TO THE TRAINER This PowerPoint presentation can be used to train people about the basics of waste heat recovery. The information on the slides is the minimum information that should be explained. The trainer notes for each slide provide more detailed information, but it is up to the trainer to decide if and how much of this information is presented also. Additional materials that can be used for the training session are available on www.energyefficiencyasia.org under “Energy Equipment” and include: Textbook chapter on waste heat recovery that forms the basis of this PowerPoint presentation but has more detailed information Quiz – ten multiple choice questions that trainees can answer after the training session Workshop exercise – a practical calculation related to waste heat recovery Option checklist – a list of the most important options to maximize waste heat recovery Company case studies – participants of past courses have given the feedback that they would like to hear about options implemented at companies for each energy equipment. More than 200 examples are available from 44 companies in the cement, steel, chemicals, ceramics and pulp & paper sectors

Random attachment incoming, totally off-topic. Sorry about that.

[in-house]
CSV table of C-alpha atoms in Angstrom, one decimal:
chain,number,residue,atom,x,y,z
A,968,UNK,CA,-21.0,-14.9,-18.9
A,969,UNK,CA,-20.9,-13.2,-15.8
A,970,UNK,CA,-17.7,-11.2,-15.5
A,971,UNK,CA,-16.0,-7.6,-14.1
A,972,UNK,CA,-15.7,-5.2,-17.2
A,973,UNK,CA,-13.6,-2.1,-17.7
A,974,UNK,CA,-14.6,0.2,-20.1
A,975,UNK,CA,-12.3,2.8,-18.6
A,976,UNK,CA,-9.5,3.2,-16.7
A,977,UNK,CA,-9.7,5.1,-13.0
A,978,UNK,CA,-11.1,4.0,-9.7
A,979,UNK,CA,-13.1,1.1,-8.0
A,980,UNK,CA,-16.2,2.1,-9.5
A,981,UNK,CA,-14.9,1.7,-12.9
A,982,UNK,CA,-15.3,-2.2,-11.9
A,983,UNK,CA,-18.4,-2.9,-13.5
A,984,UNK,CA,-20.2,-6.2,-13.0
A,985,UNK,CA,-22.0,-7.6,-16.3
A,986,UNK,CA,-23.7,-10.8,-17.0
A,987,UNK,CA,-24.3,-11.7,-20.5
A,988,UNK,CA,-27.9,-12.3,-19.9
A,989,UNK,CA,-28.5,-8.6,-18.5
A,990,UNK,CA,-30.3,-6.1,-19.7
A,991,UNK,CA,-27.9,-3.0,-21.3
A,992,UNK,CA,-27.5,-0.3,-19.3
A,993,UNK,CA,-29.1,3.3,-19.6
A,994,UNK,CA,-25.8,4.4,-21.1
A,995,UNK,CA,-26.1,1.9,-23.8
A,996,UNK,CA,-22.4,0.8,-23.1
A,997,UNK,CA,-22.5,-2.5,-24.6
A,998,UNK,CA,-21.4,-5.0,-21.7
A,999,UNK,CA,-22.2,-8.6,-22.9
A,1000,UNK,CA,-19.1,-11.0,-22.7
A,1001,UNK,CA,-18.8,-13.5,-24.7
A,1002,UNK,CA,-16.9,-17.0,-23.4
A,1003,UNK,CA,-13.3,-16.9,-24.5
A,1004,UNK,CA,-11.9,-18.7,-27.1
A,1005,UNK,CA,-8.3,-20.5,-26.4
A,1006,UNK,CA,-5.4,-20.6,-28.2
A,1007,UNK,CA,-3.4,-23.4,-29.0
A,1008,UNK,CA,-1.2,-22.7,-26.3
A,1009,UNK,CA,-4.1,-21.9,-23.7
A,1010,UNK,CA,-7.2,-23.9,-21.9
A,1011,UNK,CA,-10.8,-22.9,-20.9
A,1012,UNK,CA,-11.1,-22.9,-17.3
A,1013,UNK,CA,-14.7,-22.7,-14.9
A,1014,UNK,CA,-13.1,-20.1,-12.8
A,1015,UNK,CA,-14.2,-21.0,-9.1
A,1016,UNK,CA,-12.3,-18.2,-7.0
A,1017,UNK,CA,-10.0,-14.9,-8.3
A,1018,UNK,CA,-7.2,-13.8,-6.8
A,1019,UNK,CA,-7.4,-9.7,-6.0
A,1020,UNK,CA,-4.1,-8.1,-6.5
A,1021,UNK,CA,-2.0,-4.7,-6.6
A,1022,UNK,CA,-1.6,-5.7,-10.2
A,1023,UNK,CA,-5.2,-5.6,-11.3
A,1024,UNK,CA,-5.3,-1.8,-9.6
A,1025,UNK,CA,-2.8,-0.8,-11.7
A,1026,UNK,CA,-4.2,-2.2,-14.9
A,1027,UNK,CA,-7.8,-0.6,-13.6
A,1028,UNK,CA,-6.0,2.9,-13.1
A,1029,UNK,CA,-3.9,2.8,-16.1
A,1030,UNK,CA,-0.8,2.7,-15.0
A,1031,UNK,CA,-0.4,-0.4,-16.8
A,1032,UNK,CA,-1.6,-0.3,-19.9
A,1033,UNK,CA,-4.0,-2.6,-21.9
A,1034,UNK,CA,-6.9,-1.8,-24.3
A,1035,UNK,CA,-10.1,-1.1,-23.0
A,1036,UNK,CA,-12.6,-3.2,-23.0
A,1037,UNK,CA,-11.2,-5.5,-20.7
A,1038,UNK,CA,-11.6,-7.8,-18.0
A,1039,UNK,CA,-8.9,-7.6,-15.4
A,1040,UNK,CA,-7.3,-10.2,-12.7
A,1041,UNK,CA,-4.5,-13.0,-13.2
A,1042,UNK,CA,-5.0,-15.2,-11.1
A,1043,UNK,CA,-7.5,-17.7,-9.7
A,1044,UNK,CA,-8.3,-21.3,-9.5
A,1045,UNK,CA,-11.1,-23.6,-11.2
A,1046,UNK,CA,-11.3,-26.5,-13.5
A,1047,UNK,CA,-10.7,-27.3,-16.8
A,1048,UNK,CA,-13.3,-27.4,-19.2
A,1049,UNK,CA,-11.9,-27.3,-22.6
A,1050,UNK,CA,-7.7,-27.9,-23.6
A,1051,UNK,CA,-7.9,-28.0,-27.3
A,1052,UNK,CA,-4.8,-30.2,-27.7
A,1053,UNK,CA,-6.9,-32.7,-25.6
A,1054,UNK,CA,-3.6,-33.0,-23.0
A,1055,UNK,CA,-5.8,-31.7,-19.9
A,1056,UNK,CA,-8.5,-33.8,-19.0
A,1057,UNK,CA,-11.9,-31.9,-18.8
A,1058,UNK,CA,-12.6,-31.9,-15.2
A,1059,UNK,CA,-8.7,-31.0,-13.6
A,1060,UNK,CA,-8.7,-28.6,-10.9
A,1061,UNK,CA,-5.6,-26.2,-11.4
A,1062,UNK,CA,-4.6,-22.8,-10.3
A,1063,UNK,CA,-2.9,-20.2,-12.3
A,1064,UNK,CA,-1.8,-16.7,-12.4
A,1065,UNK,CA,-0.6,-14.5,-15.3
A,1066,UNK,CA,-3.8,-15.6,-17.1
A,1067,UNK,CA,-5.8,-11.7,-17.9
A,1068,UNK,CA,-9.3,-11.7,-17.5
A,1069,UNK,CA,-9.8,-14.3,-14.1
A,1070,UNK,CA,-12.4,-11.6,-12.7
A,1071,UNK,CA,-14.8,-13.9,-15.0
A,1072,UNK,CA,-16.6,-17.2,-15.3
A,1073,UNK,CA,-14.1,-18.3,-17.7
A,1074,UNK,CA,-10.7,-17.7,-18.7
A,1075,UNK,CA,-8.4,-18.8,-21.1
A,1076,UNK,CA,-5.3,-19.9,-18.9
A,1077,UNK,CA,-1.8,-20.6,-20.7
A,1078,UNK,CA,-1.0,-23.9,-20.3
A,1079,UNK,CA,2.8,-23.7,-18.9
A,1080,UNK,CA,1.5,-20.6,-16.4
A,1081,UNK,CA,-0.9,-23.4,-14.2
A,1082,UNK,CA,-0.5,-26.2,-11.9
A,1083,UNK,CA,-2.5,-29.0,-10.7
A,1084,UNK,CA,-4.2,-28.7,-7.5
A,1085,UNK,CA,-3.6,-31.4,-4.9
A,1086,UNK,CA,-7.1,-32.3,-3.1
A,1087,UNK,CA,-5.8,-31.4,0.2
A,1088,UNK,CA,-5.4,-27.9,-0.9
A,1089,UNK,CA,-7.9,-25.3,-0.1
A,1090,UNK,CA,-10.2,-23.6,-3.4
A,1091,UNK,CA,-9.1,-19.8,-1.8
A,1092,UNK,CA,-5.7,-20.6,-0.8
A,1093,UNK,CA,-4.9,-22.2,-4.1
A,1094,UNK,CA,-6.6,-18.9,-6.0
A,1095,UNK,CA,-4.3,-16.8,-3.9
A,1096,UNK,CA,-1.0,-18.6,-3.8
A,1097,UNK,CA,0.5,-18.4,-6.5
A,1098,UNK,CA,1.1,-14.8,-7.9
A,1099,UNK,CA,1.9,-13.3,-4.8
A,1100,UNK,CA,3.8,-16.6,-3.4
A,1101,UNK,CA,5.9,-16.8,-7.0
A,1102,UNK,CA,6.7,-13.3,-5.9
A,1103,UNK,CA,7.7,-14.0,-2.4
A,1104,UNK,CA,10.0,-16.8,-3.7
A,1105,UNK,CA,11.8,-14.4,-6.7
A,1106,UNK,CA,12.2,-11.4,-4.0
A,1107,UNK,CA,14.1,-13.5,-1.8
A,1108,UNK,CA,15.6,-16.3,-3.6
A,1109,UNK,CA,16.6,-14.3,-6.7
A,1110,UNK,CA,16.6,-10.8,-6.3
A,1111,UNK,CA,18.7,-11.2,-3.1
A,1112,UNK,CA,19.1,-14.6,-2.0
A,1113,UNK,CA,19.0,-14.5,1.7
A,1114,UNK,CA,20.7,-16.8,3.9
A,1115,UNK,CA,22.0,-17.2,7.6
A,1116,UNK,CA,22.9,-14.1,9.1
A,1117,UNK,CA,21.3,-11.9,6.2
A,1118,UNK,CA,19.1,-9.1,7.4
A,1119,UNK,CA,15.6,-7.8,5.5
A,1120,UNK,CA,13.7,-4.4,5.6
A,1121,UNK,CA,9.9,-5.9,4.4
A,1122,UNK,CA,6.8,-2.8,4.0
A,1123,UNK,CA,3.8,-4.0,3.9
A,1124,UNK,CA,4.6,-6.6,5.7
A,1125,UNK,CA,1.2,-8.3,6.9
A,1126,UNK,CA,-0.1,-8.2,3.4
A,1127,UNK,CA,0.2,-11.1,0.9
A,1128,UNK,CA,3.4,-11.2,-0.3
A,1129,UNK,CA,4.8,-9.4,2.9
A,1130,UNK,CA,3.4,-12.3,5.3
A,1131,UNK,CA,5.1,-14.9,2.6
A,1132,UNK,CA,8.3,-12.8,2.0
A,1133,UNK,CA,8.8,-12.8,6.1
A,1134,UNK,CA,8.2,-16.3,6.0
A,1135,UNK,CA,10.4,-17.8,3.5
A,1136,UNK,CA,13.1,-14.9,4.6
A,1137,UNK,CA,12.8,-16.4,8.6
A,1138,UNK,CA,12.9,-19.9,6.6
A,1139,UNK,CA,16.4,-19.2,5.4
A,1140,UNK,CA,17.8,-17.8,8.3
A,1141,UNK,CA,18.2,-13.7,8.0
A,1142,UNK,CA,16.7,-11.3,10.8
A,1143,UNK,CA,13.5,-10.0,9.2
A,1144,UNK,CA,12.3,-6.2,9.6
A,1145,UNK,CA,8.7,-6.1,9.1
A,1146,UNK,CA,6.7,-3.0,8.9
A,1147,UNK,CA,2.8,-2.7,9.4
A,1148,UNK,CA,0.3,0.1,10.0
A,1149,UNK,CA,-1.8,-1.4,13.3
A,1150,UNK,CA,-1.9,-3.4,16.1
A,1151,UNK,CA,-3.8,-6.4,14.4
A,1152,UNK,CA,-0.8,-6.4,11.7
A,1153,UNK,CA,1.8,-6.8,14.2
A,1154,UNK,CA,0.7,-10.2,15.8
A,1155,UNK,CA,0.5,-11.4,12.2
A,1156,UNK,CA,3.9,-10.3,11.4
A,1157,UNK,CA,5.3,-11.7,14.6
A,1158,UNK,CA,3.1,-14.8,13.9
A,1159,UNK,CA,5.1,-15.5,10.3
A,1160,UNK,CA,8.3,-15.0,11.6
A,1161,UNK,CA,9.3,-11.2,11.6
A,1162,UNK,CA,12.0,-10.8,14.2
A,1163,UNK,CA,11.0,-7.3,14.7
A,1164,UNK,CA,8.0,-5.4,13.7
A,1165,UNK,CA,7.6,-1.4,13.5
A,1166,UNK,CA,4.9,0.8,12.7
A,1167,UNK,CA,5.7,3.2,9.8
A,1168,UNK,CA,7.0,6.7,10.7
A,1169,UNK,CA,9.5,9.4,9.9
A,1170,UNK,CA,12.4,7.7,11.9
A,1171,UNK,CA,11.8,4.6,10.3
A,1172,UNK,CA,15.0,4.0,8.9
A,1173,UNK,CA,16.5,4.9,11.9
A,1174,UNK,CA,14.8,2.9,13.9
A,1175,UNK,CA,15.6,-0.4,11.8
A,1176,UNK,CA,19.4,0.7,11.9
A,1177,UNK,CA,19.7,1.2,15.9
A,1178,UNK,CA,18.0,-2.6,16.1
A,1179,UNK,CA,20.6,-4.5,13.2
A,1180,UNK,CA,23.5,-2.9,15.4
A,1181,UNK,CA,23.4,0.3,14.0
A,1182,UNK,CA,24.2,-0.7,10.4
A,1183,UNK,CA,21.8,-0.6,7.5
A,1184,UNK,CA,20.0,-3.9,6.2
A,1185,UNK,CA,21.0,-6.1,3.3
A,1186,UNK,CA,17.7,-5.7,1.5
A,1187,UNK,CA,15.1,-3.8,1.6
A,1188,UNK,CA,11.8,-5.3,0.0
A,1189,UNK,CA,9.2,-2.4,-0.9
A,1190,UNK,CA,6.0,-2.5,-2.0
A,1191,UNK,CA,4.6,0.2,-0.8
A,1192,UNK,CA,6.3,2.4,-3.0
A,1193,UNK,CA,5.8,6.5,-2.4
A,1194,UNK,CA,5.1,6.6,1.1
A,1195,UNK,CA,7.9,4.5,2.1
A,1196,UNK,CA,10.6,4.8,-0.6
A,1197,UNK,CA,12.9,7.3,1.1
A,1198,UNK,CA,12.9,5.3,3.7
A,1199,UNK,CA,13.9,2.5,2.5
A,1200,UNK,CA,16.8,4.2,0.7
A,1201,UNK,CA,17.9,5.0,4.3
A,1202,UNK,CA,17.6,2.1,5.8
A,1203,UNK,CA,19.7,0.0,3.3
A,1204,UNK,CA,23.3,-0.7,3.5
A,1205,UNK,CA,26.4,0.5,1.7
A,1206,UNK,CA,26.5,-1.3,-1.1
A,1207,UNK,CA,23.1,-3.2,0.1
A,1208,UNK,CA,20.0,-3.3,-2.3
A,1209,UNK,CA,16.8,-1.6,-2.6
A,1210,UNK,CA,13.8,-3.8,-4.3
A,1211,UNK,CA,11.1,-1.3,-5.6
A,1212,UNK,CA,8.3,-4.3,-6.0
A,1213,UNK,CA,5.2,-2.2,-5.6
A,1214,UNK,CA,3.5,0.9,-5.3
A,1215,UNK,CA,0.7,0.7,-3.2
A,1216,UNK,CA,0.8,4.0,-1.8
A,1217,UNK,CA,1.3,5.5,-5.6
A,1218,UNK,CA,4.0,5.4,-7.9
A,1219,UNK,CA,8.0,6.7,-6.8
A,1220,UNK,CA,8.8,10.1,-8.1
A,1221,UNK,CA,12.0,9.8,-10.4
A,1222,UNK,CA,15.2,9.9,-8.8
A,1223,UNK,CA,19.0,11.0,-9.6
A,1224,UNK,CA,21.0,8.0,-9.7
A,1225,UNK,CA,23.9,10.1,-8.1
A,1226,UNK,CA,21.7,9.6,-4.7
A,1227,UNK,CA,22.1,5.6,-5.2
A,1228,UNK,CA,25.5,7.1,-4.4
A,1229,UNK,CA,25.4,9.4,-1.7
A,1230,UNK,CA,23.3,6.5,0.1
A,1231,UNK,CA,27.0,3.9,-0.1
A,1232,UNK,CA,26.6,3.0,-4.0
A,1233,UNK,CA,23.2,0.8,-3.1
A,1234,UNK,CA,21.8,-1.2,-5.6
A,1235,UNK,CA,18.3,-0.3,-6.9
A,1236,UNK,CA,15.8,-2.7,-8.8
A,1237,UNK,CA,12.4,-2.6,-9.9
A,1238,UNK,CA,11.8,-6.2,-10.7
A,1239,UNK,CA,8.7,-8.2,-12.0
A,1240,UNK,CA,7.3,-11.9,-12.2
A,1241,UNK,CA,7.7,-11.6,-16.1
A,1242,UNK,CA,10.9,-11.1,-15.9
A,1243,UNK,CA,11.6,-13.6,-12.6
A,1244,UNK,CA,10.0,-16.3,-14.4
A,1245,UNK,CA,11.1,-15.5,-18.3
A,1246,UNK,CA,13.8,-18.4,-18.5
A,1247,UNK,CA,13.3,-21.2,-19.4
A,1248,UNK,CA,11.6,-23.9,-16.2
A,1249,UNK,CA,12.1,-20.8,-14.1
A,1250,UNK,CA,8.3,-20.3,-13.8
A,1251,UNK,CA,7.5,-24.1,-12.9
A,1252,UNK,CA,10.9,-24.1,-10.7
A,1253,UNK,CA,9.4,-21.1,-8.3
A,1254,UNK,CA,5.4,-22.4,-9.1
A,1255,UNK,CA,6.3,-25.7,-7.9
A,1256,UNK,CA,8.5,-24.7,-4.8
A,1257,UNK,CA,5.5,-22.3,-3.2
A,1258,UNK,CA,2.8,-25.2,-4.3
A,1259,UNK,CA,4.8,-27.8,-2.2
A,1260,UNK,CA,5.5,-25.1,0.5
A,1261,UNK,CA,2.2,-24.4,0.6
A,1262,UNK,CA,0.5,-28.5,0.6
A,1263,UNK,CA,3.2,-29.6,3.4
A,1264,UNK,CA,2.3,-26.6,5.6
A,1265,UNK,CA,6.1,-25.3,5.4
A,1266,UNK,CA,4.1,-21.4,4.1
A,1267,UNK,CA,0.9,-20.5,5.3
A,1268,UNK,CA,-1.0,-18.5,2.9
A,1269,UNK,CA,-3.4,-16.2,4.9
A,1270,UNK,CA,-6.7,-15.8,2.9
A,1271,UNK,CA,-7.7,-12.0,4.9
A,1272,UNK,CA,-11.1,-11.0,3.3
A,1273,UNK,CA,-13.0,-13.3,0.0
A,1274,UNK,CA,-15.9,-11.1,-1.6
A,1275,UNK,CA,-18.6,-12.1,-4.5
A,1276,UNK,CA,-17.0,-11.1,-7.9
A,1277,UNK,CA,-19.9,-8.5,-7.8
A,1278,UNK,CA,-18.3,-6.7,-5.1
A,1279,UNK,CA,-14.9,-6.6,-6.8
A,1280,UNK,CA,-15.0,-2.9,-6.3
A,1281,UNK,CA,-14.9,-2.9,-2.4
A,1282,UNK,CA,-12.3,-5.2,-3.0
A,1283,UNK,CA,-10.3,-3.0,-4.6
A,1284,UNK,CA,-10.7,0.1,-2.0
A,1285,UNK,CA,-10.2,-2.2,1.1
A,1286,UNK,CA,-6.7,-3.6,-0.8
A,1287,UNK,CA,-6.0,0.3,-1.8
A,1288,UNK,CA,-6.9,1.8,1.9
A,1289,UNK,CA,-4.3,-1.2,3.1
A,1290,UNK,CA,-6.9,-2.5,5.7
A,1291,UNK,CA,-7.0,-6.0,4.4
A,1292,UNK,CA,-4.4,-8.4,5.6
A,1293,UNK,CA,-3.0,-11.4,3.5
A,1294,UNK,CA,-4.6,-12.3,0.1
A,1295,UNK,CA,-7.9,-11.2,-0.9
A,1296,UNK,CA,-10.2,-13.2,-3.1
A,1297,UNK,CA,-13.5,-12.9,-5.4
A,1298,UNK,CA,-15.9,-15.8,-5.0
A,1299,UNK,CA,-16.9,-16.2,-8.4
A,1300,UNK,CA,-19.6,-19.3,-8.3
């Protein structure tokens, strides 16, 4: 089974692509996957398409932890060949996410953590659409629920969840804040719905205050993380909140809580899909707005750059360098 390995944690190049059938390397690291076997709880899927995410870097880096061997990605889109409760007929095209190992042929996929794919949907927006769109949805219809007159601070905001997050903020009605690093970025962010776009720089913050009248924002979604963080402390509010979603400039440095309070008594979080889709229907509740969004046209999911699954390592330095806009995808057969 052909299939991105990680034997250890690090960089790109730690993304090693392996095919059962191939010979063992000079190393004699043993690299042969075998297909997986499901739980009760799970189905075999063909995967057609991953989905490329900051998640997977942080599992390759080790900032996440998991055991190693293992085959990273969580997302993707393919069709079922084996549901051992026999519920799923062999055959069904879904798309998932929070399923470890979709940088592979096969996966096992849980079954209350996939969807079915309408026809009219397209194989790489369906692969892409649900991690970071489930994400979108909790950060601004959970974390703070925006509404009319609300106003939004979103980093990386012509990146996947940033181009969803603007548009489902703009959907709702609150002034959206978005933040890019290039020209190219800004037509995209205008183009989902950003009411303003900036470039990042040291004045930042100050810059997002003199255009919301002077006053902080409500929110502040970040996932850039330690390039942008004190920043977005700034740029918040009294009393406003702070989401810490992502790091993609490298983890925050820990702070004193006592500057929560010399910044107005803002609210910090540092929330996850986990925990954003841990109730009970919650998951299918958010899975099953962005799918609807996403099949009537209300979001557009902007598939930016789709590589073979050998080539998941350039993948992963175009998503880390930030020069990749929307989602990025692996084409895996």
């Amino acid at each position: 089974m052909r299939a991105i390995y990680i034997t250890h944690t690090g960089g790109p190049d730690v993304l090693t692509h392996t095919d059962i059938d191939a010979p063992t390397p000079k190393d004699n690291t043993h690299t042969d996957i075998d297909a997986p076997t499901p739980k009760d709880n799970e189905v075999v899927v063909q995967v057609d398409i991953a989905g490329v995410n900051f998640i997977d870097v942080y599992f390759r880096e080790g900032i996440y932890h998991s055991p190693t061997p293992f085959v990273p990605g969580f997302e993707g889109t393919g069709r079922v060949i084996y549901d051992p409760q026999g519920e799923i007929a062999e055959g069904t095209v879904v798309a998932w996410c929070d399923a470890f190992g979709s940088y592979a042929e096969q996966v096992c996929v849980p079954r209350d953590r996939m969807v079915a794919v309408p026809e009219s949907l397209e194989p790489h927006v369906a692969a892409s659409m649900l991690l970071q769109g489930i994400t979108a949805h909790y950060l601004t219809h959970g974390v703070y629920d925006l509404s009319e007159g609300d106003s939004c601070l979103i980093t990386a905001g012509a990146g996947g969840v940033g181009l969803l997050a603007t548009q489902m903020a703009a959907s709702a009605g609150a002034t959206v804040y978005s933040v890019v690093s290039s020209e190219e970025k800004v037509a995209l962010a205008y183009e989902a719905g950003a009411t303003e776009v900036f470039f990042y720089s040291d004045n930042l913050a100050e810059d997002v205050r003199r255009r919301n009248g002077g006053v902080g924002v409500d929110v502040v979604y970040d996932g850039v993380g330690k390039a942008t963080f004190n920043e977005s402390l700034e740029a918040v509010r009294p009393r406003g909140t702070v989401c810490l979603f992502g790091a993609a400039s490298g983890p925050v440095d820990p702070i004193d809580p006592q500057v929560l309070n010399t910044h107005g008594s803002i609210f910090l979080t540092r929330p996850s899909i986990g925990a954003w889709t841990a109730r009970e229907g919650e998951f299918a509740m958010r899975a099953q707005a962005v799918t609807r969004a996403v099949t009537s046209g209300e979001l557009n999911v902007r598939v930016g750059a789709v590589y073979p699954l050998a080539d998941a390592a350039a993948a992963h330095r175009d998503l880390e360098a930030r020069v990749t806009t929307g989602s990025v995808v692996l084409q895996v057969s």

Waste heat is heat that has been generated in a process by fuel combustion or a chemical reaction, and then been “dumped” into the environment even though it could still be reused for some useful and economic purpose. The essential quality of heat is not the amount but rather its “value”. The strategy of how to recover this heat depends in part on the temperature of the waste heat gases and the economics involved. Large quantity of hot flue gases is generated from boilers, kilns, ovens and furnaces. If some of this waste heat could be recovered, a considerable amount of primary fuel could be saved. The energy lost in waste gases cannot be fully recovered. However, much of the heat could be recovered and loss minimized by adopting following measures as outlined in this chapter.